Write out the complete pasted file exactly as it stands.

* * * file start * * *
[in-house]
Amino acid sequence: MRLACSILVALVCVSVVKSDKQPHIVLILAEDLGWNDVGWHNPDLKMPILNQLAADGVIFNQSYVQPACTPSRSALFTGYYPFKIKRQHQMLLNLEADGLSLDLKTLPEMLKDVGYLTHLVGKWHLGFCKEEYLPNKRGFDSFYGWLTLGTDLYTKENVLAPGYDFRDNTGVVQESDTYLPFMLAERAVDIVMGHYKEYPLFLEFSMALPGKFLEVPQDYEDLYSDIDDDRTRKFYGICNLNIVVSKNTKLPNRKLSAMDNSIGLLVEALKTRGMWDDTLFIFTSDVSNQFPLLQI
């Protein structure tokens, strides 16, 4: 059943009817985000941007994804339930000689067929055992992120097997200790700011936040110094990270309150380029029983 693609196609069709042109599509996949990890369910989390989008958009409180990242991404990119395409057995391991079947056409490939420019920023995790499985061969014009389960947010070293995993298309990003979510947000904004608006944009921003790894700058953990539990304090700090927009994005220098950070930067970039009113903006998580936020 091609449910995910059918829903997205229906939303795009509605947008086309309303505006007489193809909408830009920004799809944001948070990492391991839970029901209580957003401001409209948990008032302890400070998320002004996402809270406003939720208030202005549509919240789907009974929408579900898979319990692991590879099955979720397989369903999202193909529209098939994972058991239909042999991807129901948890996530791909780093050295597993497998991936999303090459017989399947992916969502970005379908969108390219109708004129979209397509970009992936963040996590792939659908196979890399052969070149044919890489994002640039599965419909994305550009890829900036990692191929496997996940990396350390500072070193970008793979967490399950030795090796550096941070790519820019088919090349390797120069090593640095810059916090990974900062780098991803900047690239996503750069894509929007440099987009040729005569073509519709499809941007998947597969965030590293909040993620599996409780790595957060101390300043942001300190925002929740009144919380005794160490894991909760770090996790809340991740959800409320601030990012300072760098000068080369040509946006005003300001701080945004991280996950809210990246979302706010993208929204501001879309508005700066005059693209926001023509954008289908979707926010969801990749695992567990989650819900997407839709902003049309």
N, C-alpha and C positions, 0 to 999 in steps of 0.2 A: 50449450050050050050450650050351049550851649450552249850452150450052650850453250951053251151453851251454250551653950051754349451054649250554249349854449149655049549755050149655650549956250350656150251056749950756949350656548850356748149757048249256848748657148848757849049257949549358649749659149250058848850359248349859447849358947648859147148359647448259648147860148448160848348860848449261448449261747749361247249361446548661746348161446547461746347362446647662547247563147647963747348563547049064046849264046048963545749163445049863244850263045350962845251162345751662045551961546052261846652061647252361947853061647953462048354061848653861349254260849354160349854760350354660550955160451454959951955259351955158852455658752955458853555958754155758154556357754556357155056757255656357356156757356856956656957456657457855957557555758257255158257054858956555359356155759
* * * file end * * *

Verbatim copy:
[in-house]
Amino acid sequence: MRLACSILVALVCVSVVKSDKQPHIVLILAEDLGWNDVGWHNPDLKMPILNQLAADGVIFNQSYVQPACTPSRSALFTGYYPFKIKRQHQMLLNLEADGLSLDLKTLPEMLKDVGYLTHLVGKWHLGFCKEEYLPNKRGFDSFYGWLTLGTDLYTKENVLAPGYDFRDNTGVVQESDTYLPFMLAERAVDIVMGHYKEYPLFLEFSMALPGKFLEVPQDYEDLYSDIDDDRTRKFYGICNLNIVVSKNTKLPNRKLSAMDNSIGLLVEALKTRGMWDDTLFIFTSDVSNQFPLLQI
């Protein structure tokens, strides 16, 4: 059943009817985000941007994804339930000689067929055992992120097997200790700011936040110094990270309150380029029983 693609196609069709042109599509996949990890369910989390989008958009409180990242991404990119395409057995391991079947056409490939420019920023995790499985061969014009389960947010070293995993298309990003979510947000904004608006944009921003790894700058953990539990304090700090927009994005220098950070930067970039009113903006998580936020 091609449910995910059918829903997205229906939303795009509605947008086309309303505006007489193809909408830009920004799809944001948070990492391991839970029901209580957003401001409209948990008032302890400070998320002004996402809270406003939720208030202005549509919240789907009974929408579900898979319990692991590879099955979720397989369903999202193909529209098939994972058991239909042999991807129901948890996530791909780093050295597993497998991936999303090459017989399947992916969502970005379908969108390219109708004129979209397509970009992936963040996590792939659908196979890399052969070149044919890489994002640039599965419909994305550009890829900036990692191929496997996940990396350390500072070193970008793979967490399950030795090796550096941070790519820019088919090349390797120069090593640095810059916090990974900062780098991803900047690239996503750069894509929007440099987009040729005569073509519709499809941007998947597969965030590293909040993620599996409780790595957060101390300043942001300190925002929740009144919380005794160490894991909760770090996790809340991740959800409320601030990012300072760098000068080369040509946006005003300001701080945004991280996950809210990246979302706010993208929204501001879309508005700066005059693209926001023509954008289908979707926010969801990749695992567990989650819900997407839709902003049309």
N, C-alpha and C positions, 0 to 999 in steps of 0.2 A: 50449450050050050050450650050351049550851649450552249850452150450052650850453250951053251151453851251454250551653950051754349451054649250554249349854449149655049549755050149655650549956250350656150251056749950756949350656548850356748149757048249256848748657148848757849049257949549358649749659149250058848850359248349859447849358947648859147148359647448259648147860148448160848348860848449261448449261747749361247249361446548661746348161446547461746347362446647662547247563147647963747348563547049064046849264046048963545749163445049863244850263045350962845251162345751662045551961546052261846652061647252361947853061647953462048354061848653861349254260849354160349854760350354660550955160451454959951955259351955158852455658752955458853555958754155758154556357754556357155056757255656357356156757356856956656957456657457855957557555758257255158257054858956555359356155759